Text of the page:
I’m Now an Expert on My Password Journal

One of the gifts we bought for our early Christmas in Detroit was “My Password Journal.” Apparently, it’s a hot item.

On first seeing this thing, I clutched my pearls in horror thinking that it was encouraging kids to write down their online passwords within a physical journal.

I’m a user and big fan of 1Password, so the idea of resorting to paper/pencil is horrifying to me. Luckily, it wasn’t encouraging this approach. Rather, the whole “My Password” angle is that the journal uses voice recognition to grant (or deny) someone access.

As it turned out, we bought one of these guys for Audrey. And later, in Detroit, we learned that Anne and Kirt had purchased two as well – one for Paige, one for Audrey. We ended up doing some shuffling around and worked it out where all the girls (Paige, Audrey, and Isabelle) got one.

I ended up helping Paige set hers up, and later helped Audrey with hers as well (Isabelle seemed to be fine on her own). In the setup process, I figured out how to set a password, how to reset a password, how to set an Intruder Alert, how to listen to a failed login attempt, and how to turn on the secret light that displays the invisible ink.

The instructions suggest shorter words for passwords, as the voice recognition really requires an exact pronunciation each and every time someone logs in. Let’s say one of the kids made their password “Let me in, journal!”

More often than not, something this long would get pronounced a little differently each time. And result in a login failure. Or the journal wouldn’t work on the first attempt, and in frustration they’d say the password with a bit more anger (“Let me IN, journal!”). Which would again not match the original recording.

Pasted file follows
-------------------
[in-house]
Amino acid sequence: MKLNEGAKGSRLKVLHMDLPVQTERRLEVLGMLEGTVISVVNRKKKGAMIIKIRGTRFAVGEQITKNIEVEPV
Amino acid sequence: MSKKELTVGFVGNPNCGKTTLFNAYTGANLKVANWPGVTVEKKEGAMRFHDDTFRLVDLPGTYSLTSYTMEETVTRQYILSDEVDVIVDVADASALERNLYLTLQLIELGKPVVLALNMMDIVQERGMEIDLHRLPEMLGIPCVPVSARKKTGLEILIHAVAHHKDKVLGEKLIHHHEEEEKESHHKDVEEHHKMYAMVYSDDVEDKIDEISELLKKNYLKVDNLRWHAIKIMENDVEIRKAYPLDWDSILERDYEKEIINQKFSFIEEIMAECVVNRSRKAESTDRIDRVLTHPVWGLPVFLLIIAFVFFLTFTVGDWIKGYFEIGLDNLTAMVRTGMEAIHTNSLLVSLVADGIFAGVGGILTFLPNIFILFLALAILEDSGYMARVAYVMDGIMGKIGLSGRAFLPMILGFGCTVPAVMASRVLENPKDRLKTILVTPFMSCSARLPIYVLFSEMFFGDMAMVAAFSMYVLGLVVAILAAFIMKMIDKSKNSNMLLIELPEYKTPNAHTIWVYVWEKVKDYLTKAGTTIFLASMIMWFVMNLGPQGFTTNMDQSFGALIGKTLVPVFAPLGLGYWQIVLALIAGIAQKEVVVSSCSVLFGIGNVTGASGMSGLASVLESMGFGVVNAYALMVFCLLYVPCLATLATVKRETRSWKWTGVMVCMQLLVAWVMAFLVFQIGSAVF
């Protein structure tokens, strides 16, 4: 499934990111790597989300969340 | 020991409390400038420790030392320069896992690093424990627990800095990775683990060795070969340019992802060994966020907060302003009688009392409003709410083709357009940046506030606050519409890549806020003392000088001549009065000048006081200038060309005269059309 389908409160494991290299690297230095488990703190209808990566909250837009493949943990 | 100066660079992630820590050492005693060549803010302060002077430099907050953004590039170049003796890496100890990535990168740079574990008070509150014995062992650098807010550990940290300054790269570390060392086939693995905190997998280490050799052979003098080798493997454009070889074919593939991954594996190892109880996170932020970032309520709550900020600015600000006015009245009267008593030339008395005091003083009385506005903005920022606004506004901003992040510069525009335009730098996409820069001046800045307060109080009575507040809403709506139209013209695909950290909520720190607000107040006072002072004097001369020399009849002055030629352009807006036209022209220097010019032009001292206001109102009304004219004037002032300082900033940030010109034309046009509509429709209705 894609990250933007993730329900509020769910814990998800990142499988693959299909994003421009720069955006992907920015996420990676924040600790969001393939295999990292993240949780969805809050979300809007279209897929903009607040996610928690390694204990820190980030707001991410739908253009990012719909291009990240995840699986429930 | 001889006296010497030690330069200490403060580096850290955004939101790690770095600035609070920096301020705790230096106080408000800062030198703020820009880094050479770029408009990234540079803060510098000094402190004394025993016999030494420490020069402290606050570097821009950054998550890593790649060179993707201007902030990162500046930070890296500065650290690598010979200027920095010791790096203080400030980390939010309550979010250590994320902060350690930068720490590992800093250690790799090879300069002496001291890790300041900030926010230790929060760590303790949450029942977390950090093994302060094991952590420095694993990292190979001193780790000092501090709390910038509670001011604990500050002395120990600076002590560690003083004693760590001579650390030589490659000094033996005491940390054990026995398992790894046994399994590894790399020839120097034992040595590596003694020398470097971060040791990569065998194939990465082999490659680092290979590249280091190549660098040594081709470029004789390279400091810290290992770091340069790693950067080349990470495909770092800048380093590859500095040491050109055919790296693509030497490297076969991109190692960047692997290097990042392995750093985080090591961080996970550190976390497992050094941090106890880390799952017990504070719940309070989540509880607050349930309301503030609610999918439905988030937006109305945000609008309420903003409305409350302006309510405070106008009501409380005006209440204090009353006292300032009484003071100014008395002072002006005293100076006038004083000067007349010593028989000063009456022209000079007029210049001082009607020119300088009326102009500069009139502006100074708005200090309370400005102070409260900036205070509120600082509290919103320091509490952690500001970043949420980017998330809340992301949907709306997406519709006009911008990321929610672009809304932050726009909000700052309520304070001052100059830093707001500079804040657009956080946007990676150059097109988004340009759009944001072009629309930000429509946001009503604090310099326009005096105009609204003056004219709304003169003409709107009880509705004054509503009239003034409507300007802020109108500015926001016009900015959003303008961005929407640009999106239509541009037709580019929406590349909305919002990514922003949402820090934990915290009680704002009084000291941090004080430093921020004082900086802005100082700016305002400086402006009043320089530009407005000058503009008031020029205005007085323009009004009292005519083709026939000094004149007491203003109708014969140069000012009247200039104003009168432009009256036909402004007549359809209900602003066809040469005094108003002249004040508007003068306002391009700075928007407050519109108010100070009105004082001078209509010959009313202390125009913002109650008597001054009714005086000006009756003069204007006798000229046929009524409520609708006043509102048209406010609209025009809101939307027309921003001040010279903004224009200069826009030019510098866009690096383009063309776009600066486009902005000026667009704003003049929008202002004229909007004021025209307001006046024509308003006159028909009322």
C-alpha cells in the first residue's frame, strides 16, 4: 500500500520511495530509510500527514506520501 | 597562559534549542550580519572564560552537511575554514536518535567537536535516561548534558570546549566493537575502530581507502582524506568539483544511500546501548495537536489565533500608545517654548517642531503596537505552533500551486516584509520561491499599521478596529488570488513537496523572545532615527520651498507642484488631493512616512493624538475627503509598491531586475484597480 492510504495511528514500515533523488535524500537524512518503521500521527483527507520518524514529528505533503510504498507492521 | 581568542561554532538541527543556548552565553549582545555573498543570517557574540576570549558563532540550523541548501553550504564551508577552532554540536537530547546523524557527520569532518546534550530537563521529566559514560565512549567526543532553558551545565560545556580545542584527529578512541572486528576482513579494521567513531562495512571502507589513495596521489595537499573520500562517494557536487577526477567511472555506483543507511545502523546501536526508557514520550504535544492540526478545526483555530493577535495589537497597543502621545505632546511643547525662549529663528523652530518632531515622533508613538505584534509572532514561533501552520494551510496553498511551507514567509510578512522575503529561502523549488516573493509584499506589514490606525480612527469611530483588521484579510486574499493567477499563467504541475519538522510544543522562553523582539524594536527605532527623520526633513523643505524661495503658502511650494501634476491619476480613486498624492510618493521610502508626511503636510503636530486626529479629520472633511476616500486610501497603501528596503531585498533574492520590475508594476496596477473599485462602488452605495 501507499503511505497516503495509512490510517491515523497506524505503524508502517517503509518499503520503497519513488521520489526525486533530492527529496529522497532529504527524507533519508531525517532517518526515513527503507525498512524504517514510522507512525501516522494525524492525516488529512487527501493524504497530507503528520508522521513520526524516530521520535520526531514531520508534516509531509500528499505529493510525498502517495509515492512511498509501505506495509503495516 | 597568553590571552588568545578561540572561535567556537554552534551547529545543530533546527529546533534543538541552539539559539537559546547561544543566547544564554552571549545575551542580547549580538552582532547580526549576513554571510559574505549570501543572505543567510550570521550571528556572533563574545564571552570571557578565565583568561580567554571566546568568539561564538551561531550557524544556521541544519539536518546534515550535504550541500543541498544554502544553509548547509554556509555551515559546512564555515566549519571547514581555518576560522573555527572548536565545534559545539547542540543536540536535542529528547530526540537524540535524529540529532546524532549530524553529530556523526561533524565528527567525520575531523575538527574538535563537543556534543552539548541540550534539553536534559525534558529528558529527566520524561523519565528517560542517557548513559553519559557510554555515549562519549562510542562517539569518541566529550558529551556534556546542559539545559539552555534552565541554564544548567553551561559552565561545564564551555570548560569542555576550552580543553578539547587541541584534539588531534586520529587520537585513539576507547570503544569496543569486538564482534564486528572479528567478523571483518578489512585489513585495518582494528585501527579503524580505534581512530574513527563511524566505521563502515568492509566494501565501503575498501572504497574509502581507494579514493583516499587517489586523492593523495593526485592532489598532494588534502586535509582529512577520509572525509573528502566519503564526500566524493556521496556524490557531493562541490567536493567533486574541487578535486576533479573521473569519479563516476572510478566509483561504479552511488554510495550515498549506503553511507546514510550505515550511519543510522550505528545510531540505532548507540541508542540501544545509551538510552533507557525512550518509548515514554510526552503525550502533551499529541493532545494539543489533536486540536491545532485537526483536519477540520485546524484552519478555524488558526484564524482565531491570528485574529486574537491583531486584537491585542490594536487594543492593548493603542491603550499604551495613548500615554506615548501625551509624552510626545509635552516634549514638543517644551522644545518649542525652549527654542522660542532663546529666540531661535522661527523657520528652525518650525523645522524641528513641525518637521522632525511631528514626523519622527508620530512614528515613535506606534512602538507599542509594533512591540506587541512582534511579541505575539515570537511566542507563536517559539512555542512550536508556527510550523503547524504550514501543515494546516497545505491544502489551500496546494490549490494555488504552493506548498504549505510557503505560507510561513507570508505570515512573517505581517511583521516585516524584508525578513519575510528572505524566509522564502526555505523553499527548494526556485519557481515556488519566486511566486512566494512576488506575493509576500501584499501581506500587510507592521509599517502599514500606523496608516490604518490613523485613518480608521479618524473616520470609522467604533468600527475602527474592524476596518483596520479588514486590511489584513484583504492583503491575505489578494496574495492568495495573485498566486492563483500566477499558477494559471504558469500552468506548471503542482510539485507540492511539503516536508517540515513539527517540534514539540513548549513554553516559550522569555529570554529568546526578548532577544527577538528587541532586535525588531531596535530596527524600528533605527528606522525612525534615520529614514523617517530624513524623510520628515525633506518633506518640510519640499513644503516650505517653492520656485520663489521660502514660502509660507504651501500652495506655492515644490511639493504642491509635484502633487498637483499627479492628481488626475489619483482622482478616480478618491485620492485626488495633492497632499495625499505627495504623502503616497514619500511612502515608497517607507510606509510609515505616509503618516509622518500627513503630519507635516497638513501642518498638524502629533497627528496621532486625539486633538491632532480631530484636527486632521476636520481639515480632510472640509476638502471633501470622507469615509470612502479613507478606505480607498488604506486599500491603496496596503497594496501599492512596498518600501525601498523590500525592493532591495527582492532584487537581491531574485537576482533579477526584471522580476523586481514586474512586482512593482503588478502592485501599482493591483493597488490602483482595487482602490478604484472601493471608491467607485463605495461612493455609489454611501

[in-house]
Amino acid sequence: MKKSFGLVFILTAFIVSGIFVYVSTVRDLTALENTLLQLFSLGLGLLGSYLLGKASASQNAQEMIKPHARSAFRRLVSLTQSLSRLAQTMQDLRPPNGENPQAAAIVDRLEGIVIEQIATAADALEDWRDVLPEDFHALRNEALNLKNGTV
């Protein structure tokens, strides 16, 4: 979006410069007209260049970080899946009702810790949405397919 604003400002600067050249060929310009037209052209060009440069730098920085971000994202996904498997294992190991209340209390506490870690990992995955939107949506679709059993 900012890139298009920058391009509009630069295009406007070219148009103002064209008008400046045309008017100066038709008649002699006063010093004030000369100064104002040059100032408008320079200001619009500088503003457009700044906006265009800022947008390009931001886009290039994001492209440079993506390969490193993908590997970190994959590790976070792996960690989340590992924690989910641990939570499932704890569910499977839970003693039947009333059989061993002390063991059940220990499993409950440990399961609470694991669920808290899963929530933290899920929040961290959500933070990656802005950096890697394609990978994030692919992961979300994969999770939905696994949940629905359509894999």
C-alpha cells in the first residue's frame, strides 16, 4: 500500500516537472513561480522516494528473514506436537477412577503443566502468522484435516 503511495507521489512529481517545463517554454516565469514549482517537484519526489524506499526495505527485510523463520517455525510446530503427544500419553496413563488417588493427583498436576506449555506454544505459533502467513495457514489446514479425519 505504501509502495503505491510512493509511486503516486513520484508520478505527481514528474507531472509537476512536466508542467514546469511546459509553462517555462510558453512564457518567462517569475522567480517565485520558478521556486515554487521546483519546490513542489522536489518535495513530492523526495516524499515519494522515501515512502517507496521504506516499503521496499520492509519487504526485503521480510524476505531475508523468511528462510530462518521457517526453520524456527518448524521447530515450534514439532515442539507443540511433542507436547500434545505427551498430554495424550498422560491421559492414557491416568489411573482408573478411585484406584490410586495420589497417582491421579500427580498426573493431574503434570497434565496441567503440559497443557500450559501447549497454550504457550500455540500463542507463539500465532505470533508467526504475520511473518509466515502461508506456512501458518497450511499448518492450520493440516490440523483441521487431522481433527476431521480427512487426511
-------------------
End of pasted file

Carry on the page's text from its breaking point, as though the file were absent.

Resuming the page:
So – shorter passwords. Single words are best.

On one failed attempt, an automated reply giggles and says it’s not the password. Then it waits to listen for a second attempt. When this second attempt fails, it then plays a pre-recorded “Intruder Alert” message that the owner can record.

Interestingly – when an attempt fails, the journal actually records the intruder’s voice and saves it for playback. This recording only kicks in on the second failed attempt. But once the owner gets back into the journal successfully… it lets them know there was an intruder, and plays the recording back so they can hear who it was!

But these recordings don’t stack up over time. You could try and fail 50 times, and it would only record the last failed attempt. In some instances, when testing out this intruder recording thing… we’d intentionally fail the login. But then the owner wouldn’t get a match for their password, and inadvertently record themselves failing to log in.

Still though, it’s a pretty neat toy – and smart enough to recognize different voices, even though different people were trying the correct password.

I toyed with the idea of buying Sebastian this motion activated voice recorder, because that seemed like a good counter to the voice identification measures Paige and Audrey were employing on their journals.

But then I realized he could just turn each of the journals over, and hit the “reset” button on the back. It’s not recessed or anything, but there and pressable… for anyone to find. It’s a necessary feature, in case you needed to clear things and start over.

Or, you know… just break in.

Early Christmas in Detroit, Part 2
Twitter Phishing Scams and Password Strength

This Post Has 1 Comment

  1. Before we left, I tried to sneak over to Audrey’s journal and intentionally failed the login attempt. Rather than use a password, I used “Uncle Felix and Auntie Liz love you very much.” Figuring that, on failing to log in, the journal would record this. And then Audrey would hear it when she next opened up the journal.

    Sadly she caught me putting her journal back in place, and immediately logged in. She heard the message, and I saw her eyes light up from surprise. A few minutes later, when she was trying to show someone else the message again… she failed her login, and ended up recording her own voice (and wiping out my message). Technology, I tell ya.

    avoision Reply

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